Aims & objectives
This project investigated the importance of geographically-localised functional linkages for the competitive performance and growth of small professional business service (PBS) enterprises in Britain. A key part of this work, conducted in association with the Economic Enabling Unit of Westminster City Council, used 80 face-to-face interviews in relation to networking and localisation processes in film, TV and related post-production business service firms which are clustered in the Soho/Covent Garden area of central London. It was found that the Soho area contains a distinctive, Marshallian-type, specialised cluster of small media and related service firms engaged in film and TV production: this includes film producers and distributors, post-production services, photographers, design agencies, advertising agencies, and music and recording studios.
This distinctive cluster is characterised by a remarkable degree of localised networking and vertically disintegrated linkages, which were charted by this study for the first time. These linkages have developed historically because of local environmental advantages associated with Soho’s central location, the availability of appropriate premises, and cosmopolitan and vibrant culture. The Soho media cluster also however exhibits numerous global linkages and networks, especially reflecting the key role in its activities of foreign-owned and British transnational corporations, the former dominating film distribution and, to a lesser extent, film financing. The undoubted benefits to these TNCs of operating in the Soho cluster vary markedly between film producing and distributing companies, but characterise strong as well as weak firms: different TNC ownership advantages are affected by these benefits to different degrees: some foreign TNCs have become strongly embedded in the local cluster and derive benefits from this embeddedness which are not available to their parent (overseas) firms.
This project investigated the importance of geographically localised functional linkages for the competitive performance and growth of small professional business service (PBS) enterprises in Britain. Most previous work in this area had focused on manufacturing industries and was dominated by manufacturing paradigms. Geographic clusters of small firms also exist in PBS, usually explained simply by the need for proximity to clients. This explanation ignored possible other influences, such as inter-firm networking, collaboration and labour market factors.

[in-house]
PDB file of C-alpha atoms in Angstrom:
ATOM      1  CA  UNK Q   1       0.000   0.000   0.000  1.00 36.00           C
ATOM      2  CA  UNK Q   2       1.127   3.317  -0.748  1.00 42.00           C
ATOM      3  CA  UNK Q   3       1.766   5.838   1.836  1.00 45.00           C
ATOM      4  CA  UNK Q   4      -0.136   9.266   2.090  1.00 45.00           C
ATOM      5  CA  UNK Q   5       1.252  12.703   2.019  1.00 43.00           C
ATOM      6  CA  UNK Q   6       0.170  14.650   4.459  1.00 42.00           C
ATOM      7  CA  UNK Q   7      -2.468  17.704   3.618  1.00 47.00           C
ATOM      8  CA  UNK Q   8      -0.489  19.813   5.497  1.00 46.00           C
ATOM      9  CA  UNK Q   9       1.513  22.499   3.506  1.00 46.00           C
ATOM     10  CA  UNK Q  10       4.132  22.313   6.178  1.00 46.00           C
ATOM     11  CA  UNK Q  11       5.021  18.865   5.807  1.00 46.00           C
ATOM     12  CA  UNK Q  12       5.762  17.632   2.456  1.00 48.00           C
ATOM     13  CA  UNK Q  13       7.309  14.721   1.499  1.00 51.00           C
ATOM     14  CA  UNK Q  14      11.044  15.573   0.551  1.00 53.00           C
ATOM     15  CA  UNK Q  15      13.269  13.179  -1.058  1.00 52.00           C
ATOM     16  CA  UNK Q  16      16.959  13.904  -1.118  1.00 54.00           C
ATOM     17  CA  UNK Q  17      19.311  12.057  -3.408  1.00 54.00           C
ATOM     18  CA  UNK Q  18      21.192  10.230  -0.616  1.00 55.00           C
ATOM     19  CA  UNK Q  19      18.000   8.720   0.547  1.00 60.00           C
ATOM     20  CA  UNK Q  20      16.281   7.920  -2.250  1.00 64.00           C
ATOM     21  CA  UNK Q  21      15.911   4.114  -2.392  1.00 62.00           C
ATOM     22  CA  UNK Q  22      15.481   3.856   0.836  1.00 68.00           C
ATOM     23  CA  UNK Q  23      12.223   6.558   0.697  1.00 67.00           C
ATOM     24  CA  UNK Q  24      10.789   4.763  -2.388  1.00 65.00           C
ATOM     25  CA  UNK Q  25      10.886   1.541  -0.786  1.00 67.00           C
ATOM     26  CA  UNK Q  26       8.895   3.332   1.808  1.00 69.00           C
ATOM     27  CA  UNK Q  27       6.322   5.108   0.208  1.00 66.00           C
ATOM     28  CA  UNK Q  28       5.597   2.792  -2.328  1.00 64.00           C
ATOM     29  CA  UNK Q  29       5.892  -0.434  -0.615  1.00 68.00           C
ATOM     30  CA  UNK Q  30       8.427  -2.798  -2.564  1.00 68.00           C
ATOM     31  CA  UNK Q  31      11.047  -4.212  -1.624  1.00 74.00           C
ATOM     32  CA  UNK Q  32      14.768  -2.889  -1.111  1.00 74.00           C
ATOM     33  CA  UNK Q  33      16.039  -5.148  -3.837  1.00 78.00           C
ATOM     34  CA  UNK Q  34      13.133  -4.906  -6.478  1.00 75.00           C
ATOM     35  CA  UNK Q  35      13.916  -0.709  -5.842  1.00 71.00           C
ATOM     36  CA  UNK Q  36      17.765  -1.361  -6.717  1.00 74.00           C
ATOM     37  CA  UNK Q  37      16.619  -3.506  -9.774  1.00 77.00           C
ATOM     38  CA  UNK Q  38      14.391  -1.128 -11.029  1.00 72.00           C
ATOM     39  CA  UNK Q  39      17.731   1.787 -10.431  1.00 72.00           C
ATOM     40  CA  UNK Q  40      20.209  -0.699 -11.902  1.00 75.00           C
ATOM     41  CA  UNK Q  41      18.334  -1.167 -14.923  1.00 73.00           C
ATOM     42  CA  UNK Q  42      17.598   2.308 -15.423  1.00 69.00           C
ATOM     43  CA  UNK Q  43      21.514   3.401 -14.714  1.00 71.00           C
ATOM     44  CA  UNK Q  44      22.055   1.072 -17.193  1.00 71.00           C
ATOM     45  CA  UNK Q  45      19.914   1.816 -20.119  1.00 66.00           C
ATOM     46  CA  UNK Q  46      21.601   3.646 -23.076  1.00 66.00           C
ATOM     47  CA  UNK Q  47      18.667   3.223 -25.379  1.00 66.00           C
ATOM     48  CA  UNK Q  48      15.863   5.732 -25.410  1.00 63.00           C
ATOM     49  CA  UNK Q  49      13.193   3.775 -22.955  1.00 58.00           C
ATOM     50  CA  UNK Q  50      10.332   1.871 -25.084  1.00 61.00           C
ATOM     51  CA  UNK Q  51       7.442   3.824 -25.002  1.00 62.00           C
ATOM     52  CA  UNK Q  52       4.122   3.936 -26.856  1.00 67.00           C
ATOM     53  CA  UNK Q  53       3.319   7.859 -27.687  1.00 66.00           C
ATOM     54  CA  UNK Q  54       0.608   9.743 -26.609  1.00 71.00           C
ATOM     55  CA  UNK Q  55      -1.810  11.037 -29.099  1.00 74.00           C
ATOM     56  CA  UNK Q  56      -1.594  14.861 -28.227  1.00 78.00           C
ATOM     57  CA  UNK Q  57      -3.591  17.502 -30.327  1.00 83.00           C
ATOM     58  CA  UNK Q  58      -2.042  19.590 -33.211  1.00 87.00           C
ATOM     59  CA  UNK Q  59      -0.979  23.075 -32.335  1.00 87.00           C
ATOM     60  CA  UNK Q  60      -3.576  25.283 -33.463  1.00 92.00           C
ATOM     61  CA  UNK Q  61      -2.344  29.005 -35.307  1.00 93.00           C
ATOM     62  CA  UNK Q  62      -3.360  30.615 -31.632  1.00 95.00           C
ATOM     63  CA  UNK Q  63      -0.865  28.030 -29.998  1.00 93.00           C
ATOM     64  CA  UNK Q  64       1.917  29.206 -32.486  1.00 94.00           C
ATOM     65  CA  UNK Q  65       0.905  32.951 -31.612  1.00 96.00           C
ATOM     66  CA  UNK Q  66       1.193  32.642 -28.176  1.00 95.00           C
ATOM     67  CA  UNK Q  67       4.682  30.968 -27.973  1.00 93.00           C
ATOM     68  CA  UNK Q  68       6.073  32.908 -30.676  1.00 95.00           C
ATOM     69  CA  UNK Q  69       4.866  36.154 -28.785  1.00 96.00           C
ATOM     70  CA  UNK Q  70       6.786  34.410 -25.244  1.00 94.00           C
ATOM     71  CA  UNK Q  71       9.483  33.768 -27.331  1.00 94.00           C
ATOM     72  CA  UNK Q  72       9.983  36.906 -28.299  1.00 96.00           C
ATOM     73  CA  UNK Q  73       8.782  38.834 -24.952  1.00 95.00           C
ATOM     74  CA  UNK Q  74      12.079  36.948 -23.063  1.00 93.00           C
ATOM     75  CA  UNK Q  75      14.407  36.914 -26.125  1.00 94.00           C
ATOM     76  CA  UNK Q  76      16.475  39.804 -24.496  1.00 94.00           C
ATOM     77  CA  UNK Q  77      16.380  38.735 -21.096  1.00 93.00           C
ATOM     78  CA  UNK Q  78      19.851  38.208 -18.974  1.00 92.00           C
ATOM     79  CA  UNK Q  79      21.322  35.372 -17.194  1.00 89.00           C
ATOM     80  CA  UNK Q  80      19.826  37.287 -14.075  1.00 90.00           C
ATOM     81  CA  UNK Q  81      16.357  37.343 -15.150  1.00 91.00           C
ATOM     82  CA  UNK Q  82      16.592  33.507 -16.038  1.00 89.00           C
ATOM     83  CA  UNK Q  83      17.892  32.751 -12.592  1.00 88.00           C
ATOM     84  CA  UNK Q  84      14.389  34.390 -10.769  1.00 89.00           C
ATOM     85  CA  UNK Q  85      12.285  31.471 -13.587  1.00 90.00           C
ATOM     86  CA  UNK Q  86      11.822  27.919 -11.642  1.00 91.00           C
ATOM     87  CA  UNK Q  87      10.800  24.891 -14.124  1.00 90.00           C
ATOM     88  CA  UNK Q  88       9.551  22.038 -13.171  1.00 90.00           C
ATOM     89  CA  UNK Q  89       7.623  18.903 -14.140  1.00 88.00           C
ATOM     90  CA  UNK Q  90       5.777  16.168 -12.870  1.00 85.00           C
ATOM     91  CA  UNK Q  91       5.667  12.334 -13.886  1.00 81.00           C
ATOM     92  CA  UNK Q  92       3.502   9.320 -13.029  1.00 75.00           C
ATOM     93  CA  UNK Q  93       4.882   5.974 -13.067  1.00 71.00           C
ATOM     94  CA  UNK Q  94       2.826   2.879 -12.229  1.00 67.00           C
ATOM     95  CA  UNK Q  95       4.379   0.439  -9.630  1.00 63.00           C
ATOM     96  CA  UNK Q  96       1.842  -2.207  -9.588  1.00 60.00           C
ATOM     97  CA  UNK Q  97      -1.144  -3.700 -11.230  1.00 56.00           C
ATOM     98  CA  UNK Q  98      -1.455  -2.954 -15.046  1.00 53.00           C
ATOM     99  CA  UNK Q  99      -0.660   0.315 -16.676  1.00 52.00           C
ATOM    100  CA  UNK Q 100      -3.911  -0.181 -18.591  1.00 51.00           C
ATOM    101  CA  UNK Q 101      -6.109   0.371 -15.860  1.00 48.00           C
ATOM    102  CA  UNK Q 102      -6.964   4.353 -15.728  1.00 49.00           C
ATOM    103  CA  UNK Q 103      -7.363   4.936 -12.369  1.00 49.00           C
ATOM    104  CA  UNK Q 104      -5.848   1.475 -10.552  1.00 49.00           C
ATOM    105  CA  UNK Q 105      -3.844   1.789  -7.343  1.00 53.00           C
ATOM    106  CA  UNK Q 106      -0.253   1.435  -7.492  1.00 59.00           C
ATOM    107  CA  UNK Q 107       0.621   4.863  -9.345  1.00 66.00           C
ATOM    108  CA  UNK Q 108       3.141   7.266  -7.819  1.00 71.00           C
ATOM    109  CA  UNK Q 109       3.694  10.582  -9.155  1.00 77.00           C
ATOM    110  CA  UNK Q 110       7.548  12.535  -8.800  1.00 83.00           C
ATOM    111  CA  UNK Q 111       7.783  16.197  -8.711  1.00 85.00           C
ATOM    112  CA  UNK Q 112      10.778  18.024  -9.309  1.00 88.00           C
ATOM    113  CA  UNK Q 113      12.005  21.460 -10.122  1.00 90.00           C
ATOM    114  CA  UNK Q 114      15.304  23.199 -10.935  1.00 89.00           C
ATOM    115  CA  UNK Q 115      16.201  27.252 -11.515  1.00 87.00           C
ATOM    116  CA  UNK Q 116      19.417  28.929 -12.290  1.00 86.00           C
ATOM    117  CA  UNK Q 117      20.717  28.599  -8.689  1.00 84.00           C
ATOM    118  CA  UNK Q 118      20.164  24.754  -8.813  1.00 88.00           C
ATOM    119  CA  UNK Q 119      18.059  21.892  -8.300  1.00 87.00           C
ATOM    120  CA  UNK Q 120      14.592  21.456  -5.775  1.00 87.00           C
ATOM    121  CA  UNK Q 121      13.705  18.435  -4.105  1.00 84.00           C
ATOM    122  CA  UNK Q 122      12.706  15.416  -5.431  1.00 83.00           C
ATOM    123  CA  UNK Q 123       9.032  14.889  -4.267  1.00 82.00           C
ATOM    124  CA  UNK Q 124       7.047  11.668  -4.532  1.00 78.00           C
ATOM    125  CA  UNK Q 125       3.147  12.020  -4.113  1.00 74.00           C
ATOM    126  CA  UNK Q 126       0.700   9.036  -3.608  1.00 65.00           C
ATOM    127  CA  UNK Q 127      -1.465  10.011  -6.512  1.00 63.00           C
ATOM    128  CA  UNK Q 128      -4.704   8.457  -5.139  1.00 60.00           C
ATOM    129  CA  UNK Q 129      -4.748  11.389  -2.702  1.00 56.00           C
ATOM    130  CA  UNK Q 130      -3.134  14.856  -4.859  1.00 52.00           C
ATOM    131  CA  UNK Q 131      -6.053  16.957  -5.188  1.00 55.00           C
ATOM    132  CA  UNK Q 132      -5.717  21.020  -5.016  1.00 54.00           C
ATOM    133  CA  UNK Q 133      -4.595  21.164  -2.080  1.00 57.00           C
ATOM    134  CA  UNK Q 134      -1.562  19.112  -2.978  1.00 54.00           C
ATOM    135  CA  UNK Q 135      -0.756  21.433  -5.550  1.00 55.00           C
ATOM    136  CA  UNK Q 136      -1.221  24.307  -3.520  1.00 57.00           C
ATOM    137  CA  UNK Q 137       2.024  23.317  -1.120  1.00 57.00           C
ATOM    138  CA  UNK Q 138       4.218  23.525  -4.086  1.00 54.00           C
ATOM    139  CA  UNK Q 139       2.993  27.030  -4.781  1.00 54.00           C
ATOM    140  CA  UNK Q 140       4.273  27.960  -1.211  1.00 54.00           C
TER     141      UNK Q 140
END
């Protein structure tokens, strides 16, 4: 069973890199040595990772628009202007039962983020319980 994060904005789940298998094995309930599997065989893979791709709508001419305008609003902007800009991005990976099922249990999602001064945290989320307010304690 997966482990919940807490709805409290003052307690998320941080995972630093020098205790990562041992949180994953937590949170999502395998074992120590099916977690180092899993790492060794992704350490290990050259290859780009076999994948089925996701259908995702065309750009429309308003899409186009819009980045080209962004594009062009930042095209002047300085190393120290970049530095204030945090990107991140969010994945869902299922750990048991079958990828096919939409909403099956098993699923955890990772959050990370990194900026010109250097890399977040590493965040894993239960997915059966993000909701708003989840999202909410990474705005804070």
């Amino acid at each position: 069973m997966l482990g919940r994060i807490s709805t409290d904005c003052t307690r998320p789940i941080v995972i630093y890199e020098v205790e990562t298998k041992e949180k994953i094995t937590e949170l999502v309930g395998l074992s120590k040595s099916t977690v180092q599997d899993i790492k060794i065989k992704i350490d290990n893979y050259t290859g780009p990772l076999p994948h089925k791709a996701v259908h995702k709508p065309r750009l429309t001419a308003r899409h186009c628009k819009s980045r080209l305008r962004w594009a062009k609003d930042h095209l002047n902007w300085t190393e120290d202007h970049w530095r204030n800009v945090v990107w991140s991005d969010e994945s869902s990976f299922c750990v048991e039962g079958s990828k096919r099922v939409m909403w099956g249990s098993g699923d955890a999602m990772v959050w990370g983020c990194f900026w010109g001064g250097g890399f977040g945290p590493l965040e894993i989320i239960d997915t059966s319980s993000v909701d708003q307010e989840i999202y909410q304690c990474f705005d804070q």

This research sought explanations for two apparently contradictory phenomena related to the location of PBS firms. The first was the existence of geographical clusters of PBS SMEs in large metropolitan centres such as London. The second was the deglomeration of PBS SMEs to the extent that these, since the 1970s, had been locating in smaller towns and even rural areas of England away from the main geographical clusters. The research was designed to acknowledge the unique characteristics of these industries, such as short value added chains, limited potential for economies of scale, competitive advantage based on embodied expertise, which differentiated them from manufacturing and other services.
The data set contains information regarding four aspects of firms activities and operations. First, general characteristics of the firms – the specific service they provide, size and magnitude of activity, time and manner of establishment, characteristics of the founders. Second, the nature of their clients – their location, way of obtaining business from clients, the value of relationships with the clients for the development of the firm’s own competitive advantages. Third, competition, networking and collaboration – identifying the firm’s major collaborators, their location, extent and nature of linkages with them, the value of these linkages for the development of the firm’s own advantages. Fourth, employment – recruitment procedures, previous experience of the employees etc. Fifth, location – reasons for the choice of location and the perceived advantages and disadvantages associated with it.
Dates of survey: The survey was carried out in 1998.
Number of responses: The database consists of replies from 304 respondents in Central London, Eastern England and South West England.
Publication: Keeble, D. and. Nachum, L. (2001) ‘Why do business service firms cluster? Small consultancies, clustering and decentralisation in London and Southern England’ Cambridge University, Centre for Business Research Working Paper 194.
Dataset: Professional Services Firms Dataset, 1990-1997 (SN4433)
Nachum, L. (1999) Measuring the Productivity of Professional Services: A Case Study of Swedish Management Consulting Firms Centre for Business Research Working Paper 120.
The CBR has produced a number of surveys on Small and Medium-Sized Enterprises.